SJWCD was told to move out of the PAWSD offices, and were denied access to PAWSD staff. The divorce was not pretty. The PAWSD board has since been steadfast in its belief that Dry Gulch was an unjustifiable investment. The SJWCD board continues to promote the project. (Read about this phase in PAWSD-SJWCD history in this article.)
I suppose no divorce is a happy event for both parties, although it might seem the only reasonable option to at least one of the parties. It takes only one moment to say, “I do…” and then so many tears to prove it wasn’t true.
However, if you perceive that conflict is a natural and even a healthy part of the human condition, then tears will not be necessary.
The relationship the Sixth Judicial District and the Archuleta County government poses — as Attorney Starr suggested — some interesting constitutional issues. This was an arranged marriage, to carry the analogy awkwardly forward. Legally, the Archuleta County government, as an administrative arm of state government, must use some of its tax resources to provide and maintain suitable court facilities for the Judicial Branch. And legally, the Judicial Branch must occupy those suitable court facilities, in service of the taxpayers and residents of Archuleta County.
At the moment, the Sixth Judicial District is holding to their claim that the old County Courthouse is not a suitable facility.
At the moment, the Board of County Commissioners is claiming that the old Courthouse is a suitable facility.
What is the reality of the situation?
To truly answer that question, we might need to delve into a deep philosophical discussion about perception, and decide whether ‘reality’ consists of something ‘outside of’ and separate from our personal perceptions… or if ‘reality’ is something we create, moment by moment, within our own minds. (One particularly interesting take on this debate argues that our perception of reality depends upon the construction of the language we were raised to speak — that the words we use define the boundaries of our reality.)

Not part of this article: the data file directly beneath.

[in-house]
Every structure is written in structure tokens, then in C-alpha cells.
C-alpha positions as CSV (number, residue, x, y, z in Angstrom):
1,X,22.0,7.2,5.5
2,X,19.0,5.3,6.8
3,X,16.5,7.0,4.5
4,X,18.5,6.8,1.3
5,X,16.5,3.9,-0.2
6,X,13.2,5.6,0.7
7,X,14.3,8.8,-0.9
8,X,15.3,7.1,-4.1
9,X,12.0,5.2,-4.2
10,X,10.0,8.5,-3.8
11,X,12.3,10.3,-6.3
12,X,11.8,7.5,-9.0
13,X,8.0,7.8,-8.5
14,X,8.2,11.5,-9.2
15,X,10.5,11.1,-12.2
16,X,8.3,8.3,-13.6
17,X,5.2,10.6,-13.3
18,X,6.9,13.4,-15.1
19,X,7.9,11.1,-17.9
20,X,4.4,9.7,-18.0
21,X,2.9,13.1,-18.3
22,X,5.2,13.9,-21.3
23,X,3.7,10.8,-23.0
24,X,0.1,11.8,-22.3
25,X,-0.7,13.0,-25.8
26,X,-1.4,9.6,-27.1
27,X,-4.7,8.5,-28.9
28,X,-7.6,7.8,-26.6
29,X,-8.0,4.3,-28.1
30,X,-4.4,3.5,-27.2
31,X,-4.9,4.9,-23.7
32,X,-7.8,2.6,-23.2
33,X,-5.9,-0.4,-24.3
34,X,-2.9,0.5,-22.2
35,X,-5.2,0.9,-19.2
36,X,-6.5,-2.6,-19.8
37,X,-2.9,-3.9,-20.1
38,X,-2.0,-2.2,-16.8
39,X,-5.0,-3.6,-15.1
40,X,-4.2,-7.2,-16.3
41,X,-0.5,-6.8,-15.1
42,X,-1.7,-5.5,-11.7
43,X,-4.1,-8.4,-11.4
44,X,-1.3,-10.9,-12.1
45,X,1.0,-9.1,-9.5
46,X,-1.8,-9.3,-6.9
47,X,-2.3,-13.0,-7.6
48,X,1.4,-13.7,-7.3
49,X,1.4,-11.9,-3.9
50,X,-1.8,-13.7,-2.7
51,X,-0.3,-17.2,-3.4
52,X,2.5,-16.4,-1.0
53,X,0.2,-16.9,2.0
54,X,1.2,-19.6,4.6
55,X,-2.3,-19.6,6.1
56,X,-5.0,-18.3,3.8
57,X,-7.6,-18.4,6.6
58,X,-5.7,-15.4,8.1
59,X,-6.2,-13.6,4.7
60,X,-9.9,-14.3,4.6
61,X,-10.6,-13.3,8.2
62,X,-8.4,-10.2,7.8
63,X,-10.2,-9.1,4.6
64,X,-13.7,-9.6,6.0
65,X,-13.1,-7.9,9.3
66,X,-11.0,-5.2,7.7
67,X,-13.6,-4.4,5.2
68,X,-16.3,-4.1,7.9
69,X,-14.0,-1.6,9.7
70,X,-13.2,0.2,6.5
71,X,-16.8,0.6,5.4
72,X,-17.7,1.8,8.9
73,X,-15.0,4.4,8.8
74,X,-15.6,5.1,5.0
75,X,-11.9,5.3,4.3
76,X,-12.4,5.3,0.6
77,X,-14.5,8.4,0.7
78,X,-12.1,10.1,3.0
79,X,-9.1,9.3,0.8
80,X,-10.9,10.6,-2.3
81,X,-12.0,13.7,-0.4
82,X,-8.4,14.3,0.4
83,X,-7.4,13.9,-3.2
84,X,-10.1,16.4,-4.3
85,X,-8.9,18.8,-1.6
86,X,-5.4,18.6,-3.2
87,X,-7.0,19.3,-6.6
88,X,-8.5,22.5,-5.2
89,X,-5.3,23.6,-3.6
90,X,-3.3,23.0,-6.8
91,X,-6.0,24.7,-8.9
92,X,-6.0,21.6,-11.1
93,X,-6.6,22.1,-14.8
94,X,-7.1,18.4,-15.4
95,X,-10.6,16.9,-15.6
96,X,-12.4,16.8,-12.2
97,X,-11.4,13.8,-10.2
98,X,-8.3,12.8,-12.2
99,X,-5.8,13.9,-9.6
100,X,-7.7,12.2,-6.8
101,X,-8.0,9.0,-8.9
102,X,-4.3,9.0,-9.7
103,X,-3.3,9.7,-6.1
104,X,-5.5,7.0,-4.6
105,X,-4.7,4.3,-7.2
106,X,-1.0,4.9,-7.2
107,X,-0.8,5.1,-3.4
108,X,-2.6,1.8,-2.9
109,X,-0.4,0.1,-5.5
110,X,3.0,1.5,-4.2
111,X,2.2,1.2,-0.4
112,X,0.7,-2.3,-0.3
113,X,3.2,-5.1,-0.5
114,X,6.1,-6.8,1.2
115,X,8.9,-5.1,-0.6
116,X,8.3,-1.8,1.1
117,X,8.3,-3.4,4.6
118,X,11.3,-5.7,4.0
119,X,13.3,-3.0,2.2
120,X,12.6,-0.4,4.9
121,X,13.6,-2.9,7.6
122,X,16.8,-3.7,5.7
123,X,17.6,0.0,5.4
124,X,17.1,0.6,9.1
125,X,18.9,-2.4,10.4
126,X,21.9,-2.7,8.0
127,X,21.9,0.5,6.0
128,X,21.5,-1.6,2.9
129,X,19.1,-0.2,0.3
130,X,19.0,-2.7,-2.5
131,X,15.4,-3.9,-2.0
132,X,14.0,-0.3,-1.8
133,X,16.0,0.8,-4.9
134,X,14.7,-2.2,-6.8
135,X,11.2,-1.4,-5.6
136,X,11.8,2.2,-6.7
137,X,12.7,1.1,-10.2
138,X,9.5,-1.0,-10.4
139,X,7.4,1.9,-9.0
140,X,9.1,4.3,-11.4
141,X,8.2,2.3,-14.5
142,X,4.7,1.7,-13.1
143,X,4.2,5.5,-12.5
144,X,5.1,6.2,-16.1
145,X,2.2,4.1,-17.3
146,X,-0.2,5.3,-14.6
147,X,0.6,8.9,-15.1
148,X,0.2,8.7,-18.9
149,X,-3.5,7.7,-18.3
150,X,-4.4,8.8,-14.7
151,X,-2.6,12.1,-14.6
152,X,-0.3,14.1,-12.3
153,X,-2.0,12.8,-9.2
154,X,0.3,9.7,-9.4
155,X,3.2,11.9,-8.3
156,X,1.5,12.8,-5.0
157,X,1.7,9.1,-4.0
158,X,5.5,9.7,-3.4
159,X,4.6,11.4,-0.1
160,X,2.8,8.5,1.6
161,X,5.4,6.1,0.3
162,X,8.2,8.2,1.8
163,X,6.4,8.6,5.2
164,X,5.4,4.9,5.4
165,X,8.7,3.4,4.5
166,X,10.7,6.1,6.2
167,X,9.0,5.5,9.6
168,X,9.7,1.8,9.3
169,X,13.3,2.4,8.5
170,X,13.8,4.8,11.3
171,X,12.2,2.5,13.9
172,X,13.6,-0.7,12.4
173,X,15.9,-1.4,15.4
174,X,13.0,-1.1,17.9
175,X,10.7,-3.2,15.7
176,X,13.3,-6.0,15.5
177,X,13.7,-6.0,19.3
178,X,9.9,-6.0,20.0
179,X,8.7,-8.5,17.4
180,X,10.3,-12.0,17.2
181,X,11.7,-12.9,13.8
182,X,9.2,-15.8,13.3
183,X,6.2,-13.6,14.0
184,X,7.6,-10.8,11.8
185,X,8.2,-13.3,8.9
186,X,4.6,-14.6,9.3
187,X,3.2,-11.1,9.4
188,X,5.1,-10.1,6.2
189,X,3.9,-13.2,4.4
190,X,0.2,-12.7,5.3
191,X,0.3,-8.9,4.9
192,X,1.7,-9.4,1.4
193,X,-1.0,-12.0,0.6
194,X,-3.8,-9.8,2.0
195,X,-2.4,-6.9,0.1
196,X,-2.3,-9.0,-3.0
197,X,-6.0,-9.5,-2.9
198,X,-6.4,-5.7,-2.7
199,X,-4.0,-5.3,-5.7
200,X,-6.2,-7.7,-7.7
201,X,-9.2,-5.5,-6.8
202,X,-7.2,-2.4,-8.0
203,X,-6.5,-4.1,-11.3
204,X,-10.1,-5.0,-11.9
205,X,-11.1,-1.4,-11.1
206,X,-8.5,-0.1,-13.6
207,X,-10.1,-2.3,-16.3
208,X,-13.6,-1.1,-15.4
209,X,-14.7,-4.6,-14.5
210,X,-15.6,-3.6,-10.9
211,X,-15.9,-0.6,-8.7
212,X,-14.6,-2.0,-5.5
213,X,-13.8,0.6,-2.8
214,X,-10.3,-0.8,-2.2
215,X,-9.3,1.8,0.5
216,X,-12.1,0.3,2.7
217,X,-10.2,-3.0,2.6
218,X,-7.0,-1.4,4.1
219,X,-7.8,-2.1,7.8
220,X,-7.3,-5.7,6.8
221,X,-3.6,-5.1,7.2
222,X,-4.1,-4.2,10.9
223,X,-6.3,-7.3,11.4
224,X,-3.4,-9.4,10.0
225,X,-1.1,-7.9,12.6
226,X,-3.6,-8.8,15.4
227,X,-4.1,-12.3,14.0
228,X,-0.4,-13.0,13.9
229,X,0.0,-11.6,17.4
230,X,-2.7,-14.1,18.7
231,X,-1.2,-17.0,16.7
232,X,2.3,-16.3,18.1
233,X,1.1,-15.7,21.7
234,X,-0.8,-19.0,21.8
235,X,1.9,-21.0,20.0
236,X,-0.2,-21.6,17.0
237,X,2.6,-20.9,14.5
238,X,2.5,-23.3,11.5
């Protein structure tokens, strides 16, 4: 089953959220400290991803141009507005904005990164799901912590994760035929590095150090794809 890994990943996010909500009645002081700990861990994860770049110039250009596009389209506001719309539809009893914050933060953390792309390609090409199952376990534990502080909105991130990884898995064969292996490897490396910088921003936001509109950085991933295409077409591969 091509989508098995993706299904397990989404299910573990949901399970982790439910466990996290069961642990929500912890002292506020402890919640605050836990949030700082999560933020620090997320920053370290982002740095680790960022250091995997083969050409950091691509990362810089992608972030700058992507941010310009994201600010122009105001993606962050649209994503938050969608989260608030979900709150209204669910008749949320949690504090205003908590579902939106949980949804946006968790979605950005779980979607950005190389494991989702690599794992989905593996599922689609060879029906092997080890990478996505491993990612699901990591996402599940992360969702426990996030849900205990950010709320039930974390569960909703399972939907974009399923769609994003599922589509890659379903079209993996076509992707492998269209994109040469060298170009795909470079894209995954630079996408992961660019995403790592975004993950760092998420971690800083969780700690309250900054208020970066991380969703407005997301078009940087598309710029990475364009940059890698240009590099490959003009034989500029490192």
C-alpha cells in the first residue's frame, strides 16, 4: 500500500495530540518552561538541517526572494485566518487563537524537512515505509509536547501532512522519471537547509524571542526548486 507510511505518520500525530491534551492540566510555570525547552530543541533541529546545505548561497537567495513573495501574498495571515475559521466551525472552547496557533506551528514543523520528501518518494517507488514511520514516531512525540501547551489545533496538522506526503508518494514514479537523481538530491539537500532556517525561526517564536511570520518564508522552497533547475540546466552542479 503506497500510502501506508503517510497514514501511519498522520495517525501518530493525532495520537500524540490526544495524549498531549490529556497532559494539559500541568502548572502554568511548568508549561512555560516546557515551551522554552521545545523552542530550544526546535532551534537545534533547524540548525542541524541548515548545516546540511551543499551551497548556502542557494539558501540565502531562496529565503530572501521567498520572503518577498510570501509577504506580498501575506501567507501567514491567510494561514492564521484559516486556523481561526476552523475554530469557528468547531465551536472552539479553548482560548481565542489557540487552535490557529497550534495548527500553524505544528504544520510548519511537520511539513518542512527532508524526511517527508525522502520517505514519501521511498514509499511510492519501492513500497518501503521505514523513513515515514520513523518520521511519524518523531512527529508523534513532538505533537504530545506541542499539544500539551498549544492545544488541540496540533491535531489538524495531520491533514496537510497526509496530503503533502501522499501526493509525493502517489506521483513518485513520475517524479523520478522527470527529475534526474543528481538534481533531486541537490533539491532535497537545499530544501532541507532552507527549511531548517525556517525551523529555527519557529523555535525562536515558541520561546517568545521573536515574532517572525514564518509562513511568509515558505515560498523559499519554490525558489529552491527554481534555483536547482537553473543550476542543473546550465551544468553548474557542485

As an observer of the storm swirling around the County Courthouse, I have no doubt (coming from my own personal perception of reality) that our elected Board of County Commissioners truly believe the old Courthouse is a perfectly suitable facility for occupation by any government agency that can fit its operations into the space provided. The BOCC has been supporting that belief through repeated scientific monitoring of the Courthouse air quality.
I have no doubt the leadership of the Sixth Judicial District believes the Courthouse is unsuitable… for many reasons, including faulty scientific monitoring by the BOCC.
Although Commissioner Wadley and Attorney Starr might wish that two branches of government should always be cooperative and agreeable — in this instance, how can we have anything other than a fight?
I mean, that’s the reality. Isn’t it? The BOCC and the Judicial District have to fight this thing out. May the best man win.
Commissioner Ronnie Maez, speaking at the February 6 meeting:
“I pray that the state comes back with a good, solid, reasonable resolution for this, and then, with that answered, we can move forward with getting the Sheriff some type of facility. Or something.”
Commissioner Michael Whiting then referred to his approved motion, made at the January 2 BOCC meeting, demanding a meeting with the Courts, and also threatening litigation if a suitable compromise were not reached.
“The tail has been wagging the dog for a long long time, and I think our vote [on the January 2 motion] was consensus that we needed to make a strong move, to clarify who we are and what we’re going to do — and what we’re not going to do.